Whoever you choose to be your executor will have many tasks to deal with. Those who inherit from you should receive their inheritance in a timely manner, so anything that can help your executor process your estate could be important. You might make probate more efficient by including letters of instruction along with your will.
Smart Asset explains that a letter of instruction is not a legal document. It is a guide that explains things like your funeral preferences and who you want to care for your pet. A letter of instruction can assist your executor in a number of ways.
List locations of assets
One thing that can really slow down your executor is not knowing where to find all of your assets. With a letter of instruction, you can list the locations of everything that you own. You can also detail how to access them. If you have a bank account, you can provide the account number and the PIN number. If you list digital and other online accounts, you can supply usernames and passwords.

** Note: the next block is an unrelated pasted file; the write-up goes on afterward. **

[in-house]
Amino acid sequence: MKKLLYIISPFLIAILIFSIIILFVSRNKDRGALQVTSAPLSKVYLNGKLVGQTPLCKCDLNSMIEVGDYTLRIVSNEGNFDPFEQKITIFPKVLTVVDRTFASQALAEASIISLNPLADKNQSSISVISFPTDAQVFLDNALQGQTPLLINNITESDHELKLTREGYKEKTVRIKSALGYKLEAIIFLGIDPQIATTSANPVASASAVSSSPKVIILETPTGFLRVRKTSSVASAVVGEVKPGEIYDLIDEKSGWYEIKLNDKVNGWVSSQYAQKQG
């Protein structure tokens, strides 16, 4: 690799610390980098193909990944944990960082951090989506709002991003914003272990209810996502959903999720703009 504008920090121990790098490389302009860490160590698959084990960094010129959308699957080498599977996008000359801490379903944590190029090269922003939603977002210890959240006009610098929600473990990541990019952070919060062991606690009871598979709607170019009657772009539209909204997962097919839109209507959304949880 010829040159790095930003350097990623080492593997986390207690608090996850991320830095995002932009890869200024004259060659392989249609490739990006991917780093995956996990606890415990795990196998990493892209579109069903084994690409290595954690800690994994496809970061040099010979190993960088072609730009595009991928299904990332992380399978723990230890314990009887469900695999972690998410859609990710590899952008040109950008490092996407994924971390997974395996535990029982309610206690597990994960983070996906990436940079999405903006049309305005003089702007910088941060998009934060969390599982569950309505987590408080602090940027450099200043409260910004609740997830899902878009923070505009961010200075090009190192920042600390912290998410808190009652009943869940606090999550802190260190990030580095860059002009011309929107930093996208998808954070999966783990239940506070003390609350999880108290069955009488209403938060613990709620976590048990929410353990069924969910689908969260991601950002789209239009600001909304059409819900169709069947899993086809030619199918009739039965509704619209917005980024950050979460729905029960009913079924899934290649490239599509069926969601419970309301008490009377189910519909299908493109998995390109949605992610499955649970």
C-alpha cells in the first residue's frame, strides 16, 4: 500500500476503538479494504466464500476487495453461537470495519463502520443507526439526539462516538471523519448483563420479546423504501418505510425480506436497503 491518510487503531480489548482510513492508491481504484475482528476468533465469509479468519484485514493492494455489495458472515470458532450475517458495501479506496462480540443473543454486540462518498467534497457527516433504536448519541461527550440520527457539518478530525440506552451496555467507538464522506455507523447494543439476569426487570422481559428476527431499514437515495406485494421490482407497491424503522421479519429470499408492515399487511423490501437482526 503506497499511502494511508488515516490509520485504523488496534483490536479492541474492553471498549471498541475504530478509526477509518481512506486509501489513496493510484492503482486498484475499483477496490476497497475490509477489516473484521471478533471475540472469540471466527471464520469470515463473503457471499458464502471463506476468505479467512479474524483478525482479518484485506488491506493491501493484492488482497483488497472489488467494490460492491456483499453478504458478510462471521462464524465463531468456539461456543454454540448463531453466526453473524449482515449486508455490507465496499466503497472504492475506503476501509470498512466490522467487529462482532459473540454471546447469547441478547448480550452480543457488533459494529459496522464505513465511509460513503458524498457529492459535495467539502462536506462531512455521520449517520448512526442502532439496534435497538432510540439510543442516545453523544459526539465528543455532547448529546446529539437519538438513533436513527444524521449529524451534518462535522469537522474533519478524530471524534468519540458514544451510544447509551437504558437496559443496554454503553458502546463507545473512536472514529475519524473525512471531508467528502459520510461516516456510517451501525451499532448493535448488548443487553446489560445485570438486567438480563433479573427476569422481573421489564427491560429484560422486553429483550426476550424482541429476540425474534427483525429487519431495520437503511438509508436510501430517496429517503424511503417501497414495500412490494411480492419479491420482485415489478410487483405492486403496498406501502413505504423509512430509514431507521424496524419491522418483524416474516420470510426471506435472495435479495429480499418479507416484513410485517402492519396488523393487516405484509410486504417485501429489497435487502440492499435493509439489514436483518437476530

Provide contact information
Your executor will also need to speak with people who have assisted you with legal and financial decisions. If your executor has to hunt for contact information for your attorney or financial advisor, it could slow probate down. In a letter of instruction, you can name whoever assisted you with your financial matters and estate plans and give their contact information.
Help locate important papers
In addition to locating assets and contacting important advisors, your executor will need access to your financial documents like your recent tax returns or your ownership documents like your real estate titles and deeds. Include the location of any important document that your executor will need in a letter of instruction so that your executor does not have to search for them.
Explain decisions to relatives
Sometimes conflict breaks out between heirs if one of them wants a piece of property like a painting or a kitchen set even if the will says otherwise. This could lead to litigation that will slow down the probate process. However, you might address the concerns of your children or other heirs by explaining your reasoning in a letter of instruction. By hearing from you, it may help your heirs accept your decision.